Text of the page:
George, this post is very timely. Besides my interest in cars, I collect (and use) vintage and modern fountain pens. One of the enthusiast Facebook groups I belong to had a post a couple of days ago showing a Montblanc 149 pen that retails for $1,000 and a Chinese knockoff that usually sells for less than $20.00. The initial post started an interesting debate, with the OP asking, “what is the difference between these pens?” I happen to own both of these pens. I bought the Montblanc for $250.00 in 1977, which was still an outrageous price for a pen over 40 years ago. Frankly, that pen is one of the most finicky that I own. The knockoff is a better writer. The value of the Montblanc came while I was still working. I worked for a large corporation, and when I got dressed in the morning, if I had an important meeting to attend that day, I put the Montblanc in my pocket. When I took that pen out of my pocket in the meeting, it garnered me instant respect and credibility. I believe the analogy would extend to a Bently vs. Camry as well.
@old_mopar_guy At work, I was like Rodney Dangerfield as “I don’t get no respect”. For the last 33 years of my tenure at the university where I was on the faculty, I drove the Oldsmobile Cutlass Salon that I purchased new in 1978. For the last 20 years, it did look rather ratty. I was rather like Lt. Columbo, the detective in the LAPD who drove his old battered Peugeot. I actually had colleagues that told me that, as a professor, I shouldn’t be driving an old heap like that. Well, the old Oldsmobile got me to work and back home as well as a Bentley would. My colleagues with BMWs and Mercedes had a 60 mile trip each way to the nearest dealer. For the repairs I didn’t make myself, my mechanic was a mile from my house.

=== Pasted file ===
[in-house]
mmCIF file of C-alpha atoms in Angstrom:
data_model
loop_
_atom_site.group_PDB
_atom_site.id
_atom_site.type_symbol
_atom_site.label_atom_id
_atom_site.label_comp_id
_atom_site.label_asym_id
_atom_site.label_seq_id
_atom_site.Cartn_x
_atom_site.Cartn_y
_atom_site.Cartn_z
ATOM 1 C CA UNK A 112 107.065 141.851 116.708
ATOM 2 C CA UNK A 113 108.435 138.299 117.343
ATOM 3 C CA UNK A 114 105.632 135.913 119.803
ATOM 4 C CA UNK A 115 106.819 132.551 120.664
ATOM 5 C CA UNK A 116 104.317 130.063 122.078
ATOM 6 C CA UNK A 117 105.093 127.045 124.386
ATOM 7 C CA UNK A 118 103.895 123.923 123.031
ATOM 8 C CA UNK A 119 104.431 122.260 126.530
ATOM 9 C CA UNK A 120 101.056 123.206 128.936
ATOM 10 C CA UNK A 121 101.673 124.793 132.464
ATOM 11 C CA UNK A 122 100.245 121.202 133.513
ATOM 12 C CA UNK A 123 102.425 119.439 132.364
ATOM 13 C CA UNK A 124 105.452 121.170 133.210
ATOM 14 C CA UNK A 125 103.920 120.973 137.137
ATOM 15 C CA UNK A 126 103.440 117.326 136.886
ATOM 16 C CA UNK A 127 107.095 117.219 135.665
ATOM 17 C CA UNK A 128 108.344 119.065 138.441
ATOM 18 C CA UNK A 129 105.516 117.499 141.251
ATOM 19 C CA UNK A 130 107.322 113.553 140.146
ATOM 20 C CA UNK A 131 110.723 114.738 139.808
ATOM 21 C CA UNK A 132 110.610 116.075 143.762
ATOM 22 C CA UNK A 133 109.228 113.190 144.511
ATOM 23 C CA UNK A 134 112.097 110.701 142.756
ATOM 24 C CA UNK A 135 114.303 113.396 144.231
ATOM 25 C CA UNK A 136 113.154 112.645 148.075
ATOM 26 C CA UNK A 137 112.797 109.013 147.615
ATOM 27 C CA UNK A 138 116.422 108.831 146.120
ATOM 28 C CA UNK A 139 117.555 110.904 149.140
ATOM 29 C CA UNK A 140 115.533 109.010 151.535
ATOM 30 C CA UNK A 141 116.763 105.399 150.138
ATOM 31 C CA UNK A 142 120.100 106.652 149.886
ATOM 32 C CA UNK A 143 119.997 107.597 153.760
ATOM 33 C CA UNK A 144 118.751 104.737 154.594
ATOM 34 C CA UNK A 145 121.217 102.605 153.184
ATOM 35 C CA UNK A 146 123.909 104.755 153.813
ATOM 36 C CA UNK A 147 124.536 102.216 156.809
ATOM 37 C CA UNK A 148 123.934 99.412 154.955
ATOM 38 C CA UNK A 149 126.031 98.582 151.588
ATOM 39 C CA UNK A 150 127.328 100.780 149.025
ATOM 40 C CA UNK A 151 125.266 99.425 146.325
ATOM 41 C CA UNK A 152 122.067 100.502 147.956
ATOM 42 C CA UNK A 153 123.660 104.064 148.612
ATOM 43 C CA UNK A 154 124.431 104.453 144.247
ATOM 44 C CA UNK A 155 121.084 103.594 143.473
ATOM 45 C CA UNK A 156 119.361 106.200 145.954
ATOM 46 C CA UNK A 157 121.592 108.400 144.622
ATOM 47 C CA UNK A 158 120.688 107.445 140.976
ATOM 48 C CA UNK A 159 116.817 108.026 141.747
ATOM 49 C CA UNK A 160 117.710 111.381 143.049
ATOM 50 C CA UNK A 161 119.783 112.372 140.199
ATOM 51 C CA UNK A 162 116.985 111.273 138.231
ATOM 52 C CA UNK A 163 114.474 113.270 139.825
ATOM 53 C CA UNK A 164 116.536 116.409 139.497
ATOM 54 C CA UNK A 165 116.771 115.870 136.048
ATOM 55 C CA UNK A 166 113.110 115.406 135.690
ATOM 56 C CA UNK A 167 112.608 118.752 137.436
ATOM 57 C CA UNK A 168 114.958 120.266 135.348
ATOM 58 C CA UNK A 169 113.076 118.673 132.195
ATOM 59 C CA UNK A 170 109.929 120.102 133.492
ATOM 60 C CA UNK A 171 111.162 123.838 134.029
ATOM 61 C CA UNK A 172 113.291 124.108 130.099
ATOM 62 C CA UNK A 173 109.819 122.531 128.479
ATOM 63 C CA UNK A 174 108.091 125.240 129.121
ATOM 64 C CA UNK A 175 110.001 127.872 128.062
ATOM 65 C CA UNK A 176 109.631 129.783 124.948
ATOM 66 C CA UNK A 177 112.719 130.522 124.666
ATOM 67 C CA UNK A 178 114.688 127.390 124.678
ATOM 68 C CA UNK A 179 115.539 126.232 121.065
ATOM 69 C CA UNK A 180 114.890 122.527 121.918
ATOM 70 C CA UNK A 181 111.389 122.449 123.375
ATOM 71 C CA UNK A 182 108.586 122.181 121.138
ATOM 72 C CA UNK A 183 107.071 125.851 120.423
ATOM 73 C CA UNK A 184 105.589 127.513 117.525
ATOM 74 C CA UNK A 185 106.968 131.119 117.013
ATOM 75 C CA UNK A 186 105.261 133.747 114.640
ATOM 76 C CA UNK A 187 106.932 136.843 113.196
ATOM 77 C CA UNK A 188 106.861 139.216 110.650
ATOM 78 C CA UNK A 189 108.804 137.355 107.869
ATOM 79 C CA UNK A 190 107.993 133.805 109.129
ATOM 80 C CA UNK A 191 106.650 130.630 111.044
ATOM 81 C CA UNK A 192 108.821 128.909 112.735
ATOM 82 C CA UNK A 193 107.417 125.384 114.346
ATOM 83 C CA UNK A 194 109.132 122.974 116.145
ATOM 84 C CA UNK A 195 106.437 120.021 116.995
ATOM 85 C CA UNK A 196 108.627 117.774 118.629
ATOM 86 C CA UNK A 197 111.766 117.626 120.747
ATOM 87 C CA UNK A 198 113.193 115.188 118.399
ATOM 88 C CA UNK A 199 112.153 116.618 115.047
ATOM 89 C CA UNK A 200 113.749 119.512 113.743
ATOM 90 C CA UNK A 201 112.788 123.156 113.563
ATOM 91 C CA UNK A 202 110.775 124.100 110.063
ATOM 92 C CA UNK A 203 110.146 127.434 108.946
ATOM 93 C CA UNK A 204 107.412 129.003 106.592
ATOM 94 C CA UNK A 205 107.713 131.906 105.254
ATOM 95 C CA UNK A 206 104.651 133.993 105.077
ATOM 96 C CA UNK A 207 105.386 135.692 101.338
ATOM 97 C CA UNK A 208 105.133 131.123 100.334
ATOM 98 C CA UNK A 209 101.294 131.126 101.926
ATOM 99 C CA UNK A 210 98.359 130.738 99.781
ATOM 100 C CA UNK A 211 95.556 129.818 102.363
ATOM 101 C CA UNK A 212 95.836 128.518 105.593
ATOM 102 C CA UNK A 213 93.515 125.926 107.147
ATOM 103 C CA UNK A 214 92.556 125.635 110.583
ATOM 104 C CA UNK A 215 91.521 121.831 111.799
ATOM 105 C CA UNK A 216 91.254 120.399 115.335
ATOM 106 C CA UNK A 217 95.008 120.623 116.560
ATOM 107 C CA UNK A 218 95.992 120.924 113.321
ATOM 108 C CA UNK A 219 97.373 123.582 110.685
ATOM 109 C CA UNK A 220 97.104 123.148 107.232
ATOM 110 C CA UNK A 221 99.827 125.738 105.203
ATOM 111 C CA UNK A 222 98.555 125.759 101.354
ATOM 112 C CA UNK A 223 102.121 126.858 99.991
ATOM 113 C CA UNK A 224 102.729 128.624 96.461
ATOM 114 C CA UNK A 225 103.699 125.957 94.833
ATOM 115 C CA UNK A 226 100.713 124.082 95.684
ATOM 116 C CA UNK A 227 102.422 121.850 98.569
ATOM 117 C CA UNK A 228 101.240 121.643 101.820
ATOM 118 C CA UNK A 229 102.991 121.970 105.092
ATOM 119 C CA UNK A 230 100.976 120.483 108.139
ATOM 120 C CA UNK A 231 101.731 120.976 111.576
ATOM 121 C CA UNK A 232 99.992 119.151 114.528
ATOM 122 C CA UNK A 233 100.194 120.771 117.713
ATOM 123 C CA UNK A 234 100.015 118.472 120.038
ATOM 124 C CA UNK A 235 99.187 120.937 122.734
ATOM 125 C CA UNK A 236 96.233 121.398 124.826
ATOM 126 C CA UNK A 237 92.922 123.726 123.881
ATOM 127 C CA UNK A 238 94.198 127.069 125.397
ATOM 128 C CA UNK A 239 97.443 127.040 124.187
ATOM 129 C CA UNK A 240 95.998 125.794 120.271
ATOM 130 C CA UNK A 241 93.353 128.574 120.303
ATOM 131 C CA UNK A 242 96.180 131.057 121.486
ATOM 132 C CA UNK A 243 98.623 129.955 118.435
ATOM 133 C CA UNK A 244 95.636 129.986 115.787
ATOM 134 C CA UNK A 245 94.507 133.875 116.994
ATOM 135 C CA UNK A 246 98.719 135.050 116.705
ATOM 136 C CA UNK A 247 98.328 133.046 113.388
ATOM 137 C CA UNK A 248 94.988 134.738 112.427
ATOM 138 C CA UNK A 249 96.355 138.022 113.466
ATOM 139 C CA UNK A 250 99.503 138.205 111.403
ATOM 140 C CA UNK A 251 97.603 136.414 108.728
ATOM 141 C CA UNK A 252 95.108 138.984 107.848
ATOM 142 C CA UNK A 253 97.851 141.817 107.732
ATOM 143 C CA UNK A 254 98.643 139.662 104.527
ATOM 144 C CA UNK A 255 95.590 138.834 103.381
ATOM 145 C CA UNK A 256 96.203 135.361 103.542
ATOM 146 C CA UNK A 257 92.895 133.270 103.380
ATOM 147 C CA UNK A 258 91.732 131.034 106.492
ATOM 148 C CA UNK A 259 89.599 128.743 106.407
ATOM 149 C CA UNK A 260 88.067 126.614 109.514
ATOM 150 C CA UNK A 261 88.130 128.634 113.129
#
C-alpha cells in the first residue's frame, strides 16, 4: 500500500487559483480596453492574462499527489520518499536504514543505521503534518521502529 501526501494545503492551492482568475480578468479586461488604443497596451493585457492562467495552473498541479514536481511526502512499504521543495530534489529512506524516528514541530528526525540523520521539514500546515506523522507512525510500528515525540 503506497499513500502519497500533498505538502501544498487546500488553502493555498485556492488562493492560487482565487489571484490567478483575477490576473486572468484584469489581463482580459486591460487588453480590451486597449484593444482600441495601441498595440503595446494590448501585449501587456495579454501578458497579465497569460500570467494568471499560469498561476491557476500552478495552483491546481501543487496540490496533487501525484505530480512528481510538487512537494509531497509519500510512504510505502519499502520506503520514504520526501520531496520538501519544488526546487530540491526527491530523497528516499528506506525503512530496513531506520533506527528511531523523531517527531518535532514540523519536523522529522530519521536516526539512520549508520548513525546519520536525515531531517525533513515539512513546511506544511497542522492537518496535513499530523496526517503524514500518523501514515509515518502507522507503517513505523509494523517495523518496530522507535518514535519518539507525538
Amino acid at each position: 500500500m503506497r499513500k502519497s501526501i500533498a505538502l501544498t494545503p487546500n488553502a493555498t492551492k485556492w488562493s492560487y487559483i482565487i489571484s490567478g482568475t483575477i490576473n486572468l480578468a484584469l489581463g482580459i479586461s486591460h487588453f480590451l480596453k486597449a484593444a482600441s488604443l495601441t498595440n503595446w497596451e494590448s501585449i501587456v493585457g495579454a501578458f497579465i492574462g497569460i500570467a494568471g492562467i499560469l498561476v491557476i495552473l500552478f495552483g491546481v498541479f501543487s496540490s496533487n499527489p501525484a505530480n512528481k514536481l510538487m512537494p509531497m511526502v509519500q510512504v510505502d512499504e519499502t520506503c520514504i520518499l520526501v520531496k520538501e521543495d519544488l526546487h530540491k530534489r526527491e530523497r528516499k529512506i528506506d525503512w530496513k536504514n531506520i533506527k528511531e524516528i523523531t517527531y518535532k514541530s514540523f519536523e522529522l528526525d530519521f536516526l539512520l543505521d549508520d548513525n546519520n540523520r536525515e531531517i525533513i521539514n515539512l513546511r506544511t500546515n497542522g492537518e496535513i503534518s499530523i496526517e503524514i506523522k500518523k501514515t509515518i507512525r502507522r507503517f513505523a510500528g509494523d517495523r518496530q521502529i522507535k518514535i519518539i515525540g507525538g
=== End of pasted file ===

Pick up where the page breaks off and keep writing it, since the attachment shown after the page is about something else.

News story the other day on the radio, somebody in SF area wearing a Rolex, while exiting their car, got robbed at gunpoint. Maybe Timex isn’t such a bad choice after all … lol … … radio host commenting on story said he has a knock-off Rolex, purchased in Vietnam for $20, but won’t wear it, fear of robbery.
For cheap watches, Timex is like the Camry. They are solid and reliable. The last one I bought at the local KMart just died on me a few months ago. That shows how long that one lasted and I am HARD on things. KMart has been gone for YEARS! I found a couple Casios cheap at Wal-Mart and bought them. The first one is already showing signs of moisture intrusion. I will run it until it dies, then switch to the other one. After that I am back to Timex. I have been through this drill before and always conclude Timex is the way to go for this type of watch. It is the Camry of watches for sure.